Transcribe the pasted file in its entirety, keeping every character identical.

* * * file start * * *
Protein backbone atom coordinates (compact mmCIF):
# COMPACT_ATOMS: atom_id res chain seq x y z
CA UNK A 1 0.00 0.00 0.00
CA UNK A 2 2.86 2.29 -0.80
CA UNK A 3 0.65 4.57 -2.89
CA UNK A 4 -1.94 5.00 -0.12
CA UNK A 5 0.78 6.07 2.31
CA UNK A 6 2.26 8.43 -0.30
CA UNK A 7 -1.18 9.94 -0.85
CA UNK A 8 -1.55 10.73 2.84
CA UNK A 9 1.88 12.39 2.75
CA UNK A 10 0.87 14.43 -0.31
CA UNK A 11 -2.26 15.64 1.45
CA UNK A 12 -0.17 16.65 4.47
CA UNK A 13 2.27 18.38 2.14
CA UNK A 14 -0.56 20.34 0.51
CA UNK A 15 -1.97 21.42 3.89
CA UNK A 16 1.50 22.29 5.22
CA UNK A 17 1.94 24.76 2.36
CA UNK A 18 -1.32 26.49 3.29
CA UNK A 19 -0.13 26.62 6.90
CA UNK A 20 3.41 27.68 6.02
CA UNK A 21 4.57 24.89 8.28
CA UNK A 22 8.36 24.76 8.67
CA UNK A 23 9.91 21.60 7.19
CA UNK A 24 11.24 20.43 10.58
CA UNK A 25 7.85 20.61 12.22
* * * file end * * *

Protein backbone atom coordinates (compact mmCIF):
# COMPACT_ATOMS: atom_id res chain seq x y z
CA UNK A 1 0.00 0.00 0.00
CA UNK A 2 2.86 2.29 -0.80
CA UNK A 3 0.65 4.57 -2.89
CA UNK A 4 -1.94 5.00 -0.12
CA UNK A 5 0.78 6.07 2.31
CA UNK A 6 2.26 8.43 -0.30
CA UNK A 7 -1.18 9.94 -0.85
CA UNK A 8 -1.55 10.73 2.84
CA UNK A 9 1.88 12.39 2.75
CA UNK A 10 0.87 14.43 -0.31
CA UNK A 11 -2.26 15.64 1.45
CA UNK A 12 -0.17 16.65 4.47
CA UNK A 13 2.27 18.38 2.14
CA UNK A 14 -0.56 20.34 0.51
CA UNK A 15 -1.97 21.42 3.89
CA UNK A 16 1.50 22.29 5.22
CA UNK A 17 1.94 24.76 2.36
CA UNK A 18 -1.32 26.49 3.29
CA UNK A 19 -0.13 26.62 6.90
CA UNK A 20 3.41 27.68 6.02
CA UNK A 21 4.57 24.89 8.28
CA UNK A 22 8.36 24.76 8.67
CA UNK A 23 9.91 21.60 7.19
CA UNK A 24 11.24 20.43 10.58
CA UNK A 25 7.85 20.61 12.22